Enjoy Arts Fresco in Market Harborough tomorrow

Tomorrow sees the annual Arts Fresco event takes place here in Market Harborough.

Full details on the event's website:
Often described as a 'mini Fringe festival', Market Harborough's Arts Fresco is a free street theatre festival, that for one day every September, transforms the town centre into the biggest street arts festival in the Midlands. 
Every year thousands of people flock to Market Harborough to wander the streets, mingling with roaming dinosaurs, mad chefs and wheelie bins that drive themselves. 
Performers from all over Europe take part, from big names in the world of street theatre to unknown artists looking to build their careers, with many of them coming back again and again.

Friday, September 16, 2016

John Peel and Lee Harvey Oswald in Trivial Fact of the Day



This near meeting between the late DJ and the assassin of President Kennedy wins our coveted award.
"It's a story that I've told so often that you get to the point where you don't really believe it yourself, it just seems so unlikely. 
"But then in one of the bits of film of that press conference, we were all standing in this room and they had the identification parade in the basement of this building and they said - Henry Wade said - that this is the man that's been charged in the assassination of President Kennedy, and they brought in Lee Harvey Oswald. And he stood there looking slightly puzzled and alarmed for a while, and then was taken away again. 
"In one of the films of this, which they showed on British television, they showed that Jack Ruby was in the room as well - which I didn't know he was until I saw this film they sort-of panned across the room and in the last few frames you can see me and my friend Bob standing there looking like tourists."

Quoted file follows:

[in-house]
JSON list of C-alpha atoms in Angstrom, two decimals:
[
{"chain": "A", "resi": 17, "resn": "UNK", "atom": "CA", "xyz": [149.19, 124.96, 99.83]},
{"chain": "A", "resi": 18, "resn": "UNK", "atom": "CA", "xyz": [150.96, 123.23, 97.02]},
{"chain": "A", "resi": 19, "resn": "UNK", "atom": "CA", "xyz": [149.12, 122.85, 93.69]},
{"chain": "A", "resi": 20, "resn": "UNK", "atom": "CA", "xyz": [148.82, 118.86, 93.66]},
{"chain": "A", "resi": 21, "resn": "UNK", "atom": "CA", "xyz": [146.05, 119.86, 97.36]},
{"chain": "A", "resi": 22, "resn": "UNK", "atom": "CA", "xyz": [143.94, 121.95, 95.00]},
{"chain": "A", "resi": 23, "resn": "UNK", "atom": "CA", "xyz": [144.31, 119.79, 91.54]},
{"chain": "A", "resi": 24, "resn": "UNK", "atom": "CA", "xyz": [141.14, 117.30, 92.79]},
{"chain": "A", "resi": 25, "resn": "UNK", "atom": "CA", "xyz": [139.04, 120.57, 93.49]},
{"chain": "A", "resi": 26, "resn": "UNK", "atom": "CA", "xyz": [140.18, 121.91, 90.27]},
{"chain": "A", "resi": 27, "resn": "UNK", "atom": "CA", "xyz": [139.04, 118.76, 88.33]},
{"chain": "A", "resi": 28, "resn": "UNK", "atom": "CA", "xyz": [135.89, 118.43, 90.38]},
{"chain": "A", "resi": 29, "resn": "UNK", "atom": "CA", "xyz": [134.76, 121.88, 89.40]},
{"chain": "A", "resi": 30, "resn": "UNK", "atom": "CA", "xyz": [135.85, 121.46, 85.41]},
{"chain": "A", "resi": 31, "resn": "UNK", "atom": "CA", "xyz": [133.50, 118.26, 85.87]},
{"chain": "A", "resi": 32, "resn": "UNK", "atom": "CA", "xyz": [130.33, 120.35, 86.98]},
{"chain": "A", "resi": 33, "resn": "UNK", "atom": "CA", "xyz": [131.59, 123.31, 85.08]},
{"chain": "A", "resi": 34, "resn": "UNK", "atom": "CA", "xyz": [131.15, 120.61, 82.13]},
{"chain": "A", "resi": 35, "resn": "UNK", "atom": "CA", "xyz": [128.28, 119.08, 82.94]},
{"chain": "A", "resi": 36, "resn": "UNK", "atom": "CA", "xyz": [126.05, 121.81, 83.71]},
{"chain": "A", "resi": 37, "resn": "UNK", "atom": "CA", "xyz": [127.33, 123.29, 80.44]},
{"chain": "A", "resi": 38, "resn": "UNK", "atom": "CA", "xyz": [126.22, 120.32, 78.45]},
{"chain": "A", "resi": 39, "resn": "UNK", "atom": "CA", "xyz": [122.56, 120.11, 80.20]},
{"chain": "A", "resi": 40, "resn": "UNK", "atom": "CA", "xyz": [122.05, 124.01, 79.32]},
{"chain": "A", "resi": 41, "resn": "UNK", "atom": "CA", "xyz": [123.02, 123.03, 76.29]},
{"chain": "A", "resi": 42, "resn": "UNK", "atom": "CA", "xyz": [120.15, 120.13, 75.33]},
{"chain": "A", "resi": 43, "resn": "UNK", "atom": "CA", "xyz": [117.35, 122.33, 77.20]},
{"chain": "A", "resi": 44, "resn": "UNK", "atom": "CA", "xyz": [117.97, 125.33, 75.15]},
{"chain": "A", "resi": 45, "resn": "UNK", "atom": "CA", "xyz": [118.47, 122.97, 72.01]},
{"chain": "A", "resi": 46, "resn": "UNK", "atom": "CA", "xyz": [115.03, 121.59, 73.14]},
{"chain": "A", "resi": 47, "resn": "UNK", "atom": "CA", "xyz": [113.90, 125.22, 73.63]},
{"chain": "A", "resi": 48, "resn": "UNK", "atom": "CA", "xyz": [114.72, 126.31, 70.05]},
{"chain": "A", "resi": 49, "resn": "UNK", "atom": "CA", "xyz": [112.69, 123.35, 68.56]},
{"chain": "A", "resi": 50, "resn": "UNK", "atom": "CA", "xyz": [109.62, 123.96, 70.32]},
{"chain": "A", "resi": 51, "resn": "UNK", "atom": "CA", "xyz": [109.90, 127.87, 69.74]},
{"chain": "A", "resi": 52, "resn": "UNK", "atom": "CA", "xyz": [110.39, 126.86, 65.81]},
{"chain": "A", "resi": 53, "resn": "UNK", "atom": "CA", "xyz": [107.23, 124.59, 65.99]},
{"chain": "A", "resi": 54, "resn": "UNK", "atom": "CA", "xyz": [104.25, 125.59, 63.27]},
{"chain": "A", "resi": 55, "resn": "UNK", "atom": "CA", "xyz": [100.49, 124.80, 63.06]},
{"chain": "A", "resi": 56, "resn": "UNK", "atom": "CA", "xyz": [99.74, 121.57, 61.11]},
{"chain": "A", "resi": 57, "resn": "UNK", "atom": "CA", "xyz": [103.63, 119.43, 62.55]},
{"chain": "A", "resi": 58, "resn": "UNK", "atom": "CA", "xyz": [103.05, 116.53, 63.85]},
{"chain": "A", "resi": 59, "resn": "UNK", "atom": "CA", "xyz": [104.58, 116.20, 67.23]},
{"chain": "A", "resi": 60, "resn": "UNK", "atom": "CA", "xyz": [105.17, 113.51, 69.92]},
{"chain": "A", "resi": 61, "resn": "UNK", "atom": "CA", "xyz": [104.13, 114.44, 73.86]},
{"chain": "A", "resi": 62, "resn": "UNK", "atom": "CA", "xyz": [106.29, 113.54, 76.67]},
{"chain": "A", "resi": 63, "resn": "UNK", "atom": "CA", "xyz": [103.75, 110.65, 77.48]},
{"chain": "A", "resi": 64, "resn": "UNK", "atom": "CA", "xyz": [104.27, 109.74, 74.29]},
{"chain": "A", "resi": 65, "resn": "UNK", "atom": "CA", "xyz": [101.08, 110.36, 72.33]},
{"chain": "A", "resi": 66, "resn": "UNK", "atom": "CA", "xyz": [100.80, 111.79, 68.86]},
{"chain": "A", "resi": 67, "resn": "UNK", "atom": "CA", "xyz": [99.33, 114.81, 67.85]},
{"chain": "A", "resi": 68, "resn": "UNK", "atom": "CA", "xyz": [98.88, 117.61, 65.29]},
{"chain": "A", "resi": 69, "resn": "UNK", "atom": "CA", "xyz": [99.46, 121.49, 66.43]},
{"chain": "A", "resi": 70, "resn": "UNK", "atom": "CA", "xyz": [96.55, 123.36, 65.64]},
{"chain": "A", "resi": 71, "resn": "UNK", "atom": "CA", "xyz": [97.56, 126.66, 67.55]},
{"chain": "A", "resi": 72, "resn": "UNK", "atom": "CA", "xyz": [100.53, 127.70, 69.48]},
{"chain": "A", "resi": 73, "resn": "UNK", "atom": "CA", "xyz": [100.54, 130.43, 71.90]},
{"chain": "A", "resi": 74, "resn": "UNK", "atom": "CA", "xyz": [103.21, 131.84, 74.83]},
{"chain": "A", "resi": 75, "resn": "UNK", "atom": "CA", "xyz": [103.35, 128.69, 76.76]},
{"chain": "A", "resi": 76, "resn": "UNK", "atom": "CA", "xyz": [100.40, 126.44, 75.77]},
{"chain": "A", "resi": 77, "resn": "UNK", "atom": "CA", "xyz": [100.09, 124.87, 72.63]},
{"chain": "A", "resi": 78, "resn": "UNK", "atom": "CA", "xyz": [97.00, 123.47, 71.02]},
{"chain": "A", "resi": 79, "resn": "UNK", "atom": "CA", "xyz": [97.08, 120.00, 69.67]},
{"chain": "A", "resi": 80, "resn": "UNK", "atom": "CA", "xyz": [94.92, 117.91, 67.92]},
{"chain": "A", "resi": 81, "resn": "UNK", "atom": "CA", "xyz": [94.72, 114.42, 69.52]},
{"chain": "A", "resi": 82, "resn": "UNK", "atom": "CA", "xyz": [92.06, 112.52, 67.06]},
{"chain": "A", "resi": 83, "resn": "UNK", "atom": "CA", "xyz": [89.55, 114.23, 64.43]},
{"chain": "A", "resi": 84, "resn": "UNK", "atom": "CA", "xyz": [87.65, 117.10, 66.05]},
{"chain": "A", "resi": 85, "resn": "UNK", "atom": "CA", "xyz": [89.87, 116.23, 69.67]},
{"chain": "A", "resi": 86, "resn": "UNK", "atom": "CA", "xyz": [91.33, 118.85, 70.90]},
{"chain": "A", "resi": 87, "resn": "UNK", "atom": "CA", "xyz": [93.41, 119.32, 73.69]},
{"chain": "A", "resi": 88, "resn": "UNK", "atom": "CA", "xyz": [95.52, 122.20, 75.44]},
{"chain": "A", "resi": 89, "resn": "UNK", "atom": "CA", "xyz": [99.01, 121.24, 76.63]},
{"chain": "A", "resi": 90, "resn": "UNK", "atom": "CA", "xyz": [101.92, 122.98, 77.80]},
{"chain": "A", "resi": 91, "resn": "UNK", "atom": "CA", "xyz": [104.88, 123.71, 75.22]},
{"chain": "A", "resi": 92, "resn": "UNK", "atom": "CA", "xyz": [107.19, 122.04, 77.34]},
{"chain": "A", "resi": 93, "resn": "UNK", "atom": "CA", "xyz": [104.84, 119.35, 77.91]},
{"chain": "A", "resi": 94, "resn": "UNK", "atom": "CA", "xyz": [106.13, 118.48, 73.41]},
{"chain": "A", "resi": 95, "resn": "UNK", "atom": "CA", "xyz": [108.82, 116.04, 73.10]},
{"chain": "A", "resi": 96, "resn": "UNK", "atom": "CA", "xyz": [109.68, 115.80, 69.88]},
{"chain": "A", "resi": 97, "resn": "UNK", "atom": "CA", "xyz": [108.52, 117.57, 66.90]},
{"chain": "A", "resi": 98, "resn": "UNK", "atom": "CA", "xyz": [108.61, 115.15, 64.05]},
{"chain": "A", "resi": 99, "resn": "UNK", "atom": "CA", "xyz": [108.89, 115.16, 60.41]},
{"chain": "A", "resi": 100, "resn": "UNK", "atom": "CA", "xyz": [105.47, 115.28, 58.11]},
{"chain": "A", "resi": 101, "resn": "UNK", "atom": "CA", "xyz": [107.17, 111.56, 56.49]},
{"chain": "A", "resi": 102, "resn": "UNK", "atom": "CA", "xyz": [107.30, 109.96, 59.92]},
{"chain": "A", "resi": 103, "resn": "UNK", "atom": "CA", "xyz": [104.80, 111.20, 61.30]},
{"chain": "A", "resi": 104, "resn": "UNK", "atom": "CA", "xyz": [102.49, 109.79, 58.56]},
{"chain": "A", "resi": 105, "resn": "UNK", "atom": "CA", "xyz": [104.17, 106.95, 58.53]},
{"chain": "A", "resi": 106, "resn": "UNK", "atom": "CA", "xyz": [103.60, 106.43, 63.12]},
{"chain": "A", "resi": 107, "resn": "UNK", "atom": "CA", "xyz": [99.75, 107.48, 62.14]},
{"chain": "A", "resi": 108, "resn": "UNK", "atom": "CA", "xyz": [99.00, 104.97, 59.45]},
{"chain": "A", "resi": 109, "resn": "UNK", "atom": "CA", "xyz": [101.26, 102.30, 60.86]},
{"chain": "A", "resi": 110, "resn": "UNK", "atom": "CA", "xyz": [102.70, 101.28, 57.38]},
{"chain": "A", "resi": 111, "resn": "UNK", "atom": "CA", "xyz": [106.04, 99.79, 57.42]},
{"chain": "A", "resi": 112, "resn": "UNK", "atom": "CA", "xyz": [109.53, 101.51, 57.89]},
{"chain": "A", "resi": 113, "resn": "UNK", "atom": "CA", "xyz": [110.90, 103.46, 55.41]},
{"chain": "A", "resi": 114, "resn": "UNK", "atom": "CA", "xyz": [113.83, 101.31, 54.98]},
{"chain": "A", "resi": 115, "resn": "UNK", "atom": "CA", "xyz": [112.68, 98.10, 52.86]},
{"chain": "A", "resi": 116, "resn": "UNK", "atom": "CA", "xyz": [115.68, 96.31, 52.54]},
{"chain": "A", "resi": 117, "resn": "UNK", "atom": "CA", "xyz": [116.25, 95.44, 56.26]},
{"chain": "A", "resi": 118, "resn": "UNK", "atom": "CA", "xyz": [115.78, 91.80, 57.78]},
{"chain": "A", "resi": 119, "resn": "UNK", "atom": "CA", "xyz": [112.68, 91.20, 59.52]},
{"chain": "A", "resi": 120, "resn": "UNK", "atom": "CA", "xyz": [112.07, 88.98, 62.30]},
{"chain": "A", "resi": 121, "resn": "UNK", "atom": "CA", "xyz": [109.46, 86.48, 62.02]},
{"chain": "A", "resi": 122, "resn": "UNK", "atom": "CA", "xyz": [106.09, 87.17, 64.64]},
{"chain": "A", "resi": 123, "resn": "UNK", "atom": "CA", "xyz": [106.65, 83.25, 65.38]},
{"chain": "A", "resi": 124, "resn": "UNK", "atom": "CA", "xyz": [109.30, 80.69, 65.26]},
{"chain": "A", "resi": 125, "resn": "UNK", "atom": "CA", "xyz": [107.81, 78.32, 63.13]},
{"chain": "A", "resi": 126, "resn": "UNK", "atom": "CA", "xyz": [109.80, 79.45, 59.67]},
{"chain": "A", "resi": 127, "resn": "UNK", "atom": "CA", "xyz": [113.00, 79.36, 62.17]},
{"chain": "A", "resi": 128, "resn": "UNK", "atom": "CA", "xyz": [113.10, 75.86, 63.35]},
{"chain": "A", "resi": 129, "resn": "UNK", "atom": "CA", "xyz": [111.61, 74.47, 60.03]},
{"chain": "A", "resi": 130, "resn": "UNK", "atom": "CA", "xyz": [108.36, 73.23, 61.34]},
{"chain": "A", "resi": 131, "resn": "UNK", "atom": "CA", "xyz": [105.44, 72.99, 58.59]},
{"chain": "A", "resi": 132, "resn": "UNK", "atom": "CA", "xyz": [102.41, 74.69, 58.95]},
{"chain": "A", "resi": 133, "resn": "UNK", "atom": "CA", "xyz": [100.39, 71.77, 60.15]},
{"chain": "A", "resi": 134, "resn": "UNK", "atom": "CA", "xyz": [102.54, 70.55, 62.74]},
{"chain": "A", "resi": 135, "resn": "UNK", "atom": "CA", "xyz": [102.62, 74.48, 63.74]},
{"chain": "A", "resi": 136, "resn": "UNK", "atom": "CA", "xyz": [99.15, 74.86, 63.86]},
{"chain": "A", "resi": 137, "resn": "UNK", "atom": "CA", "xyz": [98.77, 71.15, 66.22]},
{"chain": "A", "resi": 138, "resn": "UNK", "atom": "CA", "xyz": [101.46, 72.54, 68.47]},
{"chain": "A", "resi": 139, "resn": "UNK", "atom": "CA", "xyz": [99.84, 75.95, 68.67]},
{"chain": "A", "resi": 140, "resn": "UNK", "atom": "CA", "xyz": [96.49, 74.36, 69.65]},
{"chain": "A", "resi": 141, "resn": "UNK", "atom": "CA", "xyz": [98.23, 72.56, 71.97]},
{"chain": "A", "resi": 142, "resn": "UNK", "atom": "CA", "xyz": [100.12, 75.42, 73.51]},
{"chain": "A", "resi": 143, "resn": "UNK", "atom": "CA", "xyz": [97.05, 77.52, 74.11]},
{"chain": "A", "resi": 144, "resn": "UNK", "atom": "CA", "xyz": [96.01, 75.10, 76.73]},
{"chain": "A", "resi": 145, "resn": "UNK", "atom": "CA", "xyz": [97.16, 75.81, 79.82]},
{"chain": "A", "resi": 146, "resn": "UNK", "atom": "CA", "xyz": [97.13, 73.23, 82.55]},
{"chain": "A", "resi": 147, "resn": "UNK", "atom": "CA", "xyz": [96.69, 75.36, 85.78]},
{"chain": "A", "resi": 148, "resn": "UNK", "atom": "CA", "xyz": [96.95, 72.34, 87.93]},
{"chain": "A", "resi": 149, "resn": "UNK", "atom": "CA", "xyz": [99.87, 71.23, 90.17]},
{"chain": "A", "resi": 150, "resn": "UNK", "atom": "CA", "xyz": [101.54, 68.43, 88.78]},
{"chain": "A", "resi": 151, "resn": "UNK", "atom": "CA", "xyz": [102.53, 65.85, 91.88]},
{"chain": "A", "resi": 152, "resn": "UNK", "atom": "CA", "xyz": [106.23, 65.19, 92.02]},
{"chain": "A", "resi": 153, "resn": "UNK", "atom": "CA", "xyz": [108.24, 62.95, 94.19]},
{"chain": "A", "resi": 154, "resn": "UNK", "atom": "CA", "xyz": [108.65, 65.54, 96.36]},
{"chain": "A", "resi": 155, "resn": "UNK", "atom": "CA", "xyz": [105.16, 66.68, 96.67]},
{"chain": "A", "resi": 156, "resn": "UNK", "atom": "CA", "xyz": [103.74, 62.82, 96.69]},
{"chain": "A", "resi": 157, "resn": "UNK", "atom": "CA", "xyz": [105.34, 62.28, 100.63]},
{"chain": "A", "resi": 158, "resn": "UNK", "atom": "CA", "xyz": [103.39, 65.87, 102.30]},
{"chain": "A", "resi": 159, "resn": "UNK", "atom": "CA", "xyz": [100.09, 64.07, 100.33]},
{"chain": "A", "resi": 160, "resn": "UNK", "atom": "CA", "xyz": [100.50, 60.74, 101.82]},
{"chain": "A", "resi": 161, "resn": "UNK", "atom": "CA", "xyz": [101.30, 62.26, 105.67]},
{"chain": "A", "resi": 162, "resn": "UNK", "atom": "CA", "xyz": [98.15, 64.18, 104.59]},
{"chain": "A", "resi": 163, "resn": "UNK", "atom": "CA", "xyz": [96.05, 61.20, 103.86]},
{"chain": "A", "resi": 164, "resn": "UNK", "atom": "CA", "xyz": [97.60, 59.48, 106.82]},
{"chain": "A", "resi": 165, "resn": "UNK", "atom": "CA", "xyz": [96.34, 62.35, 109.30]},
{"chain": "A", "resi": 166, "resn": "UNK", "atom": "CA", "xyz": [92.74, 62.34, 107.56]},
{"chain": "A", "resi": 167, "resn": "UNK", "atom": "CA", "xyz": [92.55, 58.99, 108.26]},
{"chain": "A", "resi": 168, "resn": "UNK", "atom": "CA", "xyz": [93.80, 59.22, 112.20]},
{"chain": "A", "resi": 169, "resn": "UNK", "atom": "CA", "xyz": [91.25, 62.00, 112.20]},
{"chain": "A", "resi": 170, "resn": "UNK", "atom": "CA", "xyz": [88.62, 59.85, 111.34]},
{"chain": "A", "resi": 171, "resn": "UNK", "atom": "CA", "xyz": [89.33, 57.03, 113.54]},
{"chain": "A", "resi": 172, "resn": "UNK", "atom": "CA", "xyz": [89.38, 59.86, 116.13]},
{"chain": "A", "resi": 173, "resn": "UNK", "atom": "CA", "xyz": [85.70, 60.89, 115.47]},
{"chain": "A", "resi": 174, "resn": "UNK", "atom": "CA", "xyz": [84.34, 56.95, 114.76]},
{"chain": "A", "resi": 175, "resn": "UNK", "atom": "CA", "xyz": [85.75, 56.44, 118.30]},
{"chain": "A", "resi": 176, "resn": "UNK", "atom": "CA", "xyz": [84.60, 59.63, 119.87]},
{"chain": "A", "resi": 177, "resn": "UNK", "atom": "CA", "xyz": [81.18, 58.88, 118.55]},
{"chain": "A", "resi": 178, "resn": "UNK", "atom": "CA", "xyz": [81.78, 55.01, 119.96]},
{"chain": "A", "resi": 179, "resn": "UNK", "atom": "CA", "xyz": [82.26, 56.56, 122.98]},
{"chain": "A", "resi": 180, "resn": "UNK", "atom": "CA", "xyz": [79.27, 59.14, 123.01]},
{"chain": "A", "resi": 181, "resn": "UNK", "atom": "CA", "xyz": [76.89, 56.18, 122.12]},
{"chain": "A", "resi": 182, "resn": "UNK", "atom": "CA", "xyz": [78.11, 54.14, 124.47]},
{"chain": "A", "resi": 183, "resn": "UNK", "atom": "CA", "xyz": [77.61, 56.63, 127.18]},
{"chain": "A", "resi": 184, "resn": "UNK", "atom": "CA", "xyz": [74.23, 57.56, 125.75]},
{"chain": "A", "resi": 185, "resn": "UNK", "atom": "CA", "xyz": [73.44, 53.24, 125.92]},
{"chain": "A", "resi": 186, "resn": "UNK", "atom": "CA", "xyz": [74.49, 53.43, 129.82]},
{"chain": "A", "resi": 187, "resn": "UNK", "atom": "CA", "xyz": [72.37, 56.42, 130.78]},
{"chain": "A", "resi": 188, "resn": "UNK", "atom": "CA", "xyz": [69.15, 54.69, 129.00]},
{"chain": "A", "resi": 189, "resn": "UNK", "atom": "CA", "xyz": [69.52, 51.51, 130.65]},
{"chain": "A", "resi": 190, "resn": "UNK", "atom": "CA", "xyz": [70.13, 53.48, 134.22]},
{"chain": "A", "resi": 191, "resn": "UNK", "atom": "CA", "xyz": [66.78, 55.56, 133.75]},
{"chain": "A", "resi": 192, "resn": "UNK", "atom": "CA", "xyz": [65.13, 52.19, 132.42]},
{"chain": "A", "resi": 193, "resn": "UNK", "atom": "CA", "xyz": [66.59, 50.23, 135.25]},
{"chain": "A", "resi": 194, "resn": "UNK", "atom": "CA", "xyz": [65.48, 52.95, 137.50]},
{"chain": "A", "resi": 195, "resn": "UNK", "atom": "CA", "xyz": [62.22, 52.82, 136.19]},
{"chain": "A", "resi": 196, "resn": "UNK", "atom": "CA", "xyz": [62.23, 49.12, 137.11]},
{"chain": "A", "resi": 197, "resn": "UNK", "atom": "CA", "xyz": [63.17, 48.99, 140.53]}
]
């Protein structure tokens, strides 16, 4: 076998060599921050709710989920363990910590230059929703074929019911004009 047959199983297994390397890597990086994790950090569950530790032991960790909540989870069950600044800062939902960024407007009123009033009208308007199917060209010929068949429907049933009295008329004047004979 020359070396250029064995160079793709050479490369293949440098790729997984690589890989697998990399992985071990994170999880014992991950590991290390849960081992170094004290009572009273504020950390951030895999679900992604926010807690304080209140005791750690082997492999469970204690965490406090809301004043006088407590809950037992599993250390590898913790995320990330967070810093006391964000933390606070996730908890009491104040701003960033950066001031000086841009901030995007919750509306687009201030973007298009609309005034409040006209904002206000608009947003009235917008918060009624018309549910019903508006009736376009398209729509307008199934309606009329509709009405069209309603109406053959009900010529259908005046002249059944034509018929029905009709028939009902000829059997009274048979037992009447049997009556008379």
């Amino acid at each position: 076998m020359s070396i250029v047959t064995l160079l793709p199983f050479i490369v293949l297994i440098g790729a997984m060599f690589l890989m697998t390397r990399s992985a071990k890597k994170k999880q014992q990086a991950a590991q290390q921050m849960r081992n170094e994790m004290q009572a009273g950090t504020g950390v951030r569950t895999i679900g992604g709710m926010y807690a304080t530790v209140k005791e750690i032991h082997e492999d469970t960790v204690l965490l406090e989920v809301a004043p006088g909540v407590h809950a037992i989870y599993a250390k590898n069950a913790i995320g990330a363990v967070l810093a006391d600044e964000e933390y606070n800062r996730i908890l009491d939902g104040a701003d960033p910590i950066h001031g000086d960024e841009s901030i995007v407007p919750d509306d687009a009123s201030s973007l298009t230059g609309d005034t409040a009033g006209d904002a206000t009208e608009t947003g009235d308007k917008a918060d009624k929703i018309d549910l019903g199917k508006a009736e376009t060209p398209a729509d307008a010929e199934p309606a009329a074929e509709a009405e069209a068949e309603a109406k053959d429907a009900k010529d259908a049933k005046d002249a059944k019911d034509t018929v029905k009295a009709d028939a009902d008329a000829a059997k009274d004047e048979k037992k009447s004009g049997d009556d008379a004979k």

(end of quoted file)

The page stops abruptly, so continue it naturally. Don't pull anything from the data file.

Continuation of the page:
This transcript is taken from the video's YouTube page. The full version there explains what Peel was doing in Dallas in 1963.

Lib Dem candidate beats her grandson into fourth place

I don't like to dwell on Liberal Democrat successes in town council elections. It can come over as too needy, too Jeremy Corbyn.

But Jenny Davies' victory in Burton Latimer should be noted because the Labour candidate she beat into fourth place was her own grandson.

She told the Northamptonshire Telegraph:
“I was really pleased with the result, it was quite something. 
“I had a lot of people helping and they were brilliant, they did a great job and it was a real team effort. 
“The town council should be speaking up for the people it serves and I don’t think people thought it was. 
“I have never been backward in coming forward in what I say and I shall continue in that manner.”
I am sure Jenny is a very good granny, but she is no political novice: she is a former deputy leader of Luton Borough Council.

Lead singer of Fight the Bear holds Bishop's Castle for Lib Dems

Last night the Liberal Democrats comfortably held my favourite Shropshire town:
Note that Labour's intervention made little difference and the Greens, who once had high hopes of this end of the county, actually went backwards.

The by-election was caused by the resignation of Charlotte Barnes for family reasons. I met her in the days when it was easier for me to get over to Shropshire and I am sure she was a very good councillor.

She also fought the Ludlow constituency for the Lib Dems at the last general election.

The new councillor for Bishop's Castle is Jonny Keeley who, among many other things, is lead singer with the band Fight the Bear.

Enjoy...

Thursday, September 15, 2016

Lord Bonkers' Diary: Bigger than Kim Kardashian’s bottom

It looks as though all is well at Bonkers Hall after all. Let us steal away and leave him to enjoy his new fame until our next visit.

Bigger than Kim Kardashian’s bottom

I wrote all the above yesterday, and will confess that I spent the night tossing and turning. How would my piece be received in Fleet Street?

I need not have worried. This morning I received an excited telephone call from the organ. I won’t pretend to understand everything that was said, but the gist of it was they had published it on the electric internet under the title: “We asked a Liberal Democrat peer to tell us how his party can be revived: You won’t believe what happened next!”

Not only that: it appears I have “broken the interweb”. I was about to apologise, but it transpired this was a good thing and that I am “bigger than Kim Kardashian’s bottom”.

 And that, I think we can agree, dear reader, is Very Big Indeed.